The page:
This Week at TravelGolf.com: Mar. 07, 2006
Gift for a golfer: Hogan vs. Snead
on "Shell's Wonderful World of Golf"
As a teenager growing up in New Jersey, I loved to watch "Shell's Wonderful World of Golf" on television. The weekly show, which aired on Saturday afternoons from 1962 to 1970, matched two great golfers head-to-head. Gene Sarazen was the host and his knowledge of the game, its history and players added a lot of color and class to the program.
Twenty minutes of the hour-long show were devoted to a travelogue of whatever city the match was played in. In those days before the advent of cable TV, we didn't see as much golf on television as we do today. The major championships were televised but if you were interested in the rest of the tour, you had to read about in the newspapers. That's one reason "Shell's Wonderful World of Golf" was so popular.
If you're looking for a gift for a golfer, consider a copy of the classic 1964 "Wonderful World" match between Ben Hogan and Sam Snead at the Houston Country Club. Hogan was 52 and had retired from the tour four years earlier. In my opinion, Hogan was as amazing in his way as Tiger Woods is today. You still hear about how Ted Williams retired from baseball right after hitting his final home run. But did you know that Hogan retired after carding a record 30 on the back nine of the Masters?
Snead was the same age as Hogan but he was still playing on the tour in 1964. In fact, the following year he won the Greater Greensboro Open. Snead is still the oldest golfer ever to win a PGA event - not including the seniors tour, of course - and is credited with winning an all-time record 89 PGA tournaments in all.
This was such a big match that more than 5,000 people showed up to see it and Red Smith was among the reporters to cover it. Fifteen years after the head-on crash with a bus that almost cost him his life, Hogan beat Snead 69 to 72 with a performance that was among his best ever.
You can buy a copy of this classic match at any of the big online vendors of books, music, DVDs, etc. It's worth every penny.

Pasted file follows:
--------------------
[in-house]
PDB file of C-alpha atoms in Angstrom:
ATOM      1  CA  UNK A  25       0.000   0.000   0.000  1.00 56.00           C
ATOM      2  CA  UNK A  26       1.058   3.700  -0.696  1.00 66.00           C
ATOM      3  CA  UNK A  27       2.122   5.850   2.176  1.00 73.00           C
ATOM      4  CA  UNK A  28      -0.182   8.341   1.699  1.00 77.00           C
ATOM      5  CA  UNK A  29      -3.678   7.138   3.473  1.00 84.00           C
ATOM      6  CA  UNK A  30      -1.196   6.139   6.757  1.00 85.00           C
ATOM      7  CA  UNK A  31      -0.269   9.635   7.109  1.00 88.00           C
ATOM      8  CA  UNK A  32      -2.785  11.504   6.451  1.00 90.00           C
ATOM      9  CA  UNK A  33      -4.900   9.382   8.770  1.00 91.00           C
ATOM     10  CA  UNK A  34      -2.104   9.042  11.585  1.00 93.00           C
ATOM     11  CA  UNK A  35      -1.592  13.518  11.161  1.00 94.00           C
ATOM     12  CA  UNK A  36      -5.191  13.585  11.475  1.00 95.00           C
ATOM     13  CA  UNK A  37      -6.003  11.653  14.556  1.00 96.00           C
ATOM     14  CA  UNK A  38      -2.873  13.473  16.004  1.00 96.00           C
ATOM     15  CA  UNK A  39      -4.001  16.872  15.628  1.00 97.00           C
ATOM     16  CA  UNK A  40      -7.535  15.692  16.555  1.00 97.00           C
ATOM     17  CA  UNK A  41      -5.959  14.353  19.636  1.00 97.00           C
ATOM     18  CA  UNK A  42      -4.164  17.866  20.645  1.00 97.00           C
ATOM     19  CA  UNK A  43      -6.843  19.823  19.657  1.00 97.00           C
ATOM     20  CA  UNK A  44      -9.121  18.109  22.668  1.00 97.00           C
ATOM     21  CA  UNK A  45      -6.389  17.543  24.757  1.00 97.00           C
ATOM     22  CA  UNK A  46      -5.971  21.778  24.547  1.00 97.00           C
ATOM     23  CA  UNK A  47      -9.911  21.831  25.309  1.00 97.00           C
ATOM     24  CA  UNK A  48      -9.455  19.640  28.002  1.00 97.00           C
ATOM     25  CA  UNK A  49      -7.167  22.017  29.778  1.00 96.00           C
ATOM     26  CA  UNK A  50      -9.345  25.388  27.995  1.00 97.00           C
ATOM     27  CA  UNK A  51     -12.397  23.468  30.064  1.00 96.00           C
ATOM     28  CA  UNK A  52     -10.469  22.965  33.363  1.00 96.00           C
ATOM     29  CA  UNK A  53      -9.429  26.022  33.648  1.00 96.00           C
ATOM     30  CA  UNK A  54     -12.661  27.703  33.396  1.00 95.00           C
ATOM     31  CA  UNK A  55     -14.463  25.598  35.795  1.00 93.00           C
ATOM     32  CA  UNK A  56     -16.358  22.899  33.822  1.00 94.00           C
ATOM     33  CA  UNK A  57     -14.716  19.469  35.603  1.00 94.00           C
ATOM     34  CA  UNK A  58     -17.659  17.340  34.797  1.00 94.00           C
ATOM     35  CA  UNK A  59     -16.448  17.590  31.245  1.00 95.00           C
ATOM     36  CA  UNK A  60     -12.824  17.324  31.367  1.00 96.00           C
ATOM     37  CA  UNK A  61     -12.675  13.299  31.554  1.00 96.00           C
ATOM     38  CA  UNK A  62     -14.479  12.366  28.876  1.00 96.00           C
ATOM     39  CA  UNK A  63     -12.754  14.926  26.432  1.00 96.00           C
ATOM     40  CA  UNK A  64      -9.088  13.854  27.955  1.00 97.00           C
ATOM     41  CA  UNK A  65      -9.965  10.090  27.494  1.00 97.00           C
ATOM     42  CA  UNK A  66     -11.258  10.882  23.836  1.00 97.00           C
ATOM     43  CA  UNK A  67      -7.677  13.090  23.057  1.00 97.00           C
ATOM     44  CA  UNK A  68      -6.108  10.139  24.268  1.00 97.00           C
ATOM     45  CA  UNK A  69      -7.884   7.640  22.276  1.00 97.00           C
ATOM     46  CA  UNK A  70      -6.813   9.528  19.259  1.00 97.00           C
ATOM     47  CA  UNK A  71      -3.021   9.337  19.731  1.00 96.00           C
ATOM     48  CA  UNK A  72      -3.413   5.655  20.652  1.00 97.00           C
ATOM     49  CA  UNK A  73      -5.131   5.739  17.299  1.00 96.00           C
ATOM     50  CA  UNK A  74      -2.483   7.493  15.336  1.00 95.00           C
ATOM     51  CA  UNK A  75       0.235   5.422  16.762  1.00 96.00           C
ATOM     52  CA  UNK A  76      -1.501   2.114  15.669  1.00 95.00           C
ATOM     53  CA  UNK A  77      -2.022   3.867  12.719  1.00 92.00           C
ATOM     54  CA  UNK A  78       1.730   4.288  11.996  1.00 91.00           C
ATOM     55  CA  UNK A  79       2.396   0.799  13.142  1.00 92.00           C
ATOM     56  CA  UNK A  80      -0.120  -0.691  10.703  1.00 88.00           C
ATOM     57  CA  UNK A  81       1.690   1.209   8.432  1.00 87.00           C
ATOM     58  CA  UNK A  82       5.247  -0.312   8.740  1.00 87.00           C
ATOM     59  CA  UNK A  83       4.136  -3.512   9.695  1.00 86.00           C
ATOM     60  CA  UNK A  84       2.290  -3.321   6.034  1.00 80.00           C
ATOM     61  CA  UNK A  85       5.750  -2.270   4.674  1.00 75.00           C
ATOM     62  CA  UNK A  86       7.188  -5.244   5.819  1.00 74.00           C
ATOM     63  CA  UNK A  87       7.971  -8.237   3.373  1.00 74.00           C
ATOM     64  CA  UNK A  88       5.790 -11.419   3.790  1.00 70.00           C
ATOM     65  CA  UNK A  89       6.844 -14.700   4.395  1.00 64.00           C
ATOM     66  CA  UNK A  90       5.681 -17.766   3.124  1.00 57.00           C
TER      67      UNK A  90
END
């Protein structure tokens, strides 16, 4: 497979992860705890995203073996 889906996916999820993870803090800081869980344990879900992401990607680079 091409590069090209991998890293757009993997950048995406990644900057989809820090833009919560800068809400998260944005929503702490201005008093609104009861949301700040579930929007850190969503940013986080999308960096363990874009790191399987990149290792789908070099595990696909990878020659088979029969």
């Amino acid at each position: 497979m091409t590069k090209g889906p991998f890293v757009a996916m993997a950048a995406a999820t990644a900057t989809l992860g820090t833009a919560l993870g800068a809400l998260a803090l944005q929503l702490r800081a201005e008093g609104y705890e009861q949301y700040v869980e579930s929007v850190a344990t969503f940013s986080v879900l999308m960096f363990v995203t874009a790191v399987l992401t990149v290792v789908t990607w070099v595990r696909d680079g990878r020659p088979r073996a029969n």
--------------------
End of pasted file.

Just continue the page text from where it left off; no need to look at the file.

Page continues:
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When people think about Augusta, Ga., their minds immediately get taken to the revered Master. But there is much more to Augusta than just one golf tournament. As the second-largest and second-oldest city in Georgia, Augusta is a thriving town of nearly a quarter-million. It's also home to great golf courses not named Augusta National. With tracks like Mount Vintage and the River Course, Augusta is a place you'll need some time to explore.
Also: Combine great fishing and golf in Augusta
The game of golf has long been fertile ground for hucksters who come up with half-baked gimmicks they swear will give you 50 yards off the tee and Mickelson's touch around the greens, Tim McDonald writes in his latest From The Rough column. I always thought custom club-fitting fit into that category. I think now maybe it doesn't exactly work that way - Jon Decker, a PGA Professional down in Orlando, Fla. - made me see the light.
Also: Your complete guide to Orlando golf vacations
The River Club on the south Strand is a club without a river, though it does have plenty of water. It also has plenty of bunkers, most of them taunting you after you've hit your drive and looking at the green. "Irons are the key here," said Head Professional Christa Bodensteiner and she's right as rain. Good wedge players will giggle like schoolchildren here.
Blogger: Cheap golf at top courses in MB during peak season